Electric vehicles as Energy Storage

Electric vehicles are a potential mobile storage for grid electricity. Three electric vehicle configurations have been identified to date: hybrid electric vehicles, which are not grid-connected and are entirely reliant on fossil fuels; plug-in hybrid electric vehicles, can be charged using an external power sources and can also run on fossil fuels; and battery electric vehicles that are entirely reliant on an external power sources for charging.

The majority of electric cars on the road are plug-in hybrid and thus there is not enough motivation for the rapid deployment of electric vehicle charging sites and vehicles. Electric vehicles are not price competitive with conventional cars and the lifetime of batteries is far too short. Development of the electric vehicle market is going to dependent upon adequate incentives, high oil prices and breakthroughs in battery technology.

It is highly unlikely that large numbers of battery electric vehicles will be on the road before 2020. Plug-in hybrids will still be more favourable to consumers than ‘pure’ electric vehicles due to their fuel flexibility and lower cost. In the short to mid-term the market is expected to experience significant competition from conventional vehicles and advanced cars which use cleaner versions of diesel and gasoline including biofuels. Then in the longer term electric vehicles may face serious competition from hydrogen fuel cell vehicles.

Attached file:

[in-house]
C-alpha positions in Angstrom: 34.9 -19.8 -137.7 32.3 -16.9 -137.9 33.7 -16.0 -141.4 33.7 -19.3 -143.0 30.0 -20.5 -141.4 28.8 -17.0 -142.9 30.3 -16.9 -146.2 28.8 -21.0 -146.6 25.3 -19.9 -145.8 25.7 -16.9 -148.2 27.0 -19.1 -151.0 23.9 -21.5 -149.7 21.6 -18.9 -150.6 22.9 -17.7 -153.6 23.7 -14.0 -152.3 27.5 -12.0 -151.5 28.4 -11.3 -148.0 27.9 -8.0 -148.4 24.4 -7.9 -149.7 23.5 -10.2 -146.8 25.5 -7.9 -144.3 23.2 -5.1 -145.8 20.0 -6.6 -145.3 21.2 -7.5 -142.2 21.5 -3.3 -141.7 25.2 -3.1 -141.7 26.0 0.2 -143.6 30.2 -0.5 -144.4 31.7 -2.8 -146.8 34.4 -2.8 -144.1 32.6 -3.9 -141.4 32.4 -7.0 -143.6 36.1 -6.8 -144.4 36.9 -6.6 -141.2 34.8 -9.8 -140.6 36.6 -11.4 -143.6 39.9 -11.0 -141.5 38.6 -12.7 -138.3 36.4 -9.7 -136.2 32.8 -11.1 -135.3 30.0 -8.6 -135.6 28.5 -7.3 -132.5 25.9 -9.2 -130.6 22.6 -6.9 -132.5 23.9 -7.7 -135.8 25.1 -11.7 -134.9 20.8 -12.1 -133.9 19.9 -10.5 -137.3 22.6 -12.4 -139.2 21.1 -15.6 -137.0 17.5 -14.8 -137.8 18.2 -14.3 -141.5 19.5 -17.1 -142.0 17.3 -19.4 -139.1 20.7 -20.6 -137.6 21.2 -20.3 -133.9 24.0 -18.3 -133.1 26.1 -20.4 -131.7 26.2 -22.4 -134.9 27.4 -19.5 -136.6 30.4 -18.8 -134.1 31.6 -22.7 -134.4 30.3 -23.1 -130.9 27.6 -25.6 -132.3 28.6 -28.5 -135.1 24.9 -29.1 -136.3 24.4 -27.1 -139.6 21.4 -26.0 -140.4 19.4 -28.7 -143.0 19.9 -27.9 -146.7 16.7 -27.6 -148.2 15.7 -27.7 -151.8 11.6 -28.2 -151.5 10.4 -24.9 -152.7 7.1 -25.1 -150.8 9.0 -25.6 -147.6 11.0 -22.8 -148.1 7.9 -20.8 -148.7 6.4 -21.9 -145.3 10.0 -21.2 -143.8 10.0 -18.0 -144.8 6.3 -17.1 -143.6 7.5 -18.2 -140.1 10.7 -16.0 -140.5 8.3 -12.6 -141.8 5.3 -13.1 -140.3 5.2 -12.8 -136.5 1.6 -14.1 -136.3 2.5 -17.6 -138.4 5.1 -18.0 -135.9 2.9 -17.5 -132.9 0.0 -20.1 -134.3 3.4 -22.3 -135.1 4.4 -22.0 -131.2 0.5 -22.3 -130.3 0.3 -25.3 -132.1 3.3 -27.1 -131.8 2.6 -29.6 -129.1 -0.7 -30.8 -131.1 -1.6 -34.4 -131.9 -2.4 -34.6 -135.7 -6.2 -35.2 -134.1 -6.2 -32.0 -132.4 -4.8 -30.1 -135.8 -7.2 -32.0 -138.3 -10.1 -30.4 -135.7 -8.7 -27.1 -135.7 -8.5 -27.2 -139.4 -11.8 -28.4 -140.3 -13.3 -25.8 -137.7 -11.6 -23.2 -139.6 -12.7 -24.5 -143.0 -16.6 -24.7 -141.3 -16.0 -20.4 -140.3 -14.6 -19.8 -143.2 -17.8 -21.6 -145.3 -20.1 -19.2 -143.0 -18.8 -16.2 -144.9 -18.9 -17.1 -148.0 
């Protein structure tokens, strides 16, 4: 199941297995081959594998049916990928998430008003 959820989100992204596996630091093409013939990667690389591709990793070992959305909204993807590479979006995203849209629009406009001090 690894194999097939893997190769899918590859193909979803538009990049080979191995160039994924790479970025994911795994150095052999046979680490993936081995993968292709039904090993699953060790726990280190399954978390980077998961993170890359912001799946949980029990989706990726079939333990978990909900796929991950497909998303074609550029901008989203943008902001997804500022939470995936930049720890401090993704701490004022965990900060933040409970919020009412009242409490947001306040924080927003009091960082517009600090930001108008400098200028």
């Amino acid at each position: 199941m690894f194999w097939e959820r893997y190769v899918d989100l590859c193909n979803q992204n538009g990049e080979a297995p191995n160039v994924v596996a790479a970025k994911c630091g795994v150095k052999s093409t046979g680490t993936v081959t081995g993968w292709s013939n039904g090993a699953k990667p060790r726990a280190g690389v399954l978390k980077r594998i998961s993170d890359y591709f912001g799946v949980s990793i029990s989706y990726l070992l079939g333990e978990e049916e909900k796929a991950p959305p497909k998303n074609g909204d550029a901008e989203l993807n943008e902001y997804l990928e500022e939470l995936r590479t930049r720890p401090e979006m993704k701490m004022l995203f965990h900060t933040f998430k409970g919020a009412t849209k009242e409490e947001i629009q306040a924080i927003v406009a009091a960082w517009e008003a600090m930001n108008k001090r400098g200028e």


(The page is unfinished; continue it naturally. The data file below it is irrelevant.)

If electric vehicles were used as a storage option for the electric grid the charging infrastructure must ensure that vehicles plugged in at the required times. A situation where electric vehicles plugged in at the same time creating a large peak load is quite feasible. For example, workers finish their nine-to-five job, come home and all plug-in their vehicles at the same time. Alternatively, behavioural education programmes will need to be implemented to ensure that owners remember to charge their vehicles at times where output from intermittent renewable such as wind and solar is at its peak. Usually these times are during the daylight hours for solar and at night for wind power. Not to mention, the charging of electric vehicles must be able to adapt to seasonal changes in the generation of electricity from intermittent resources.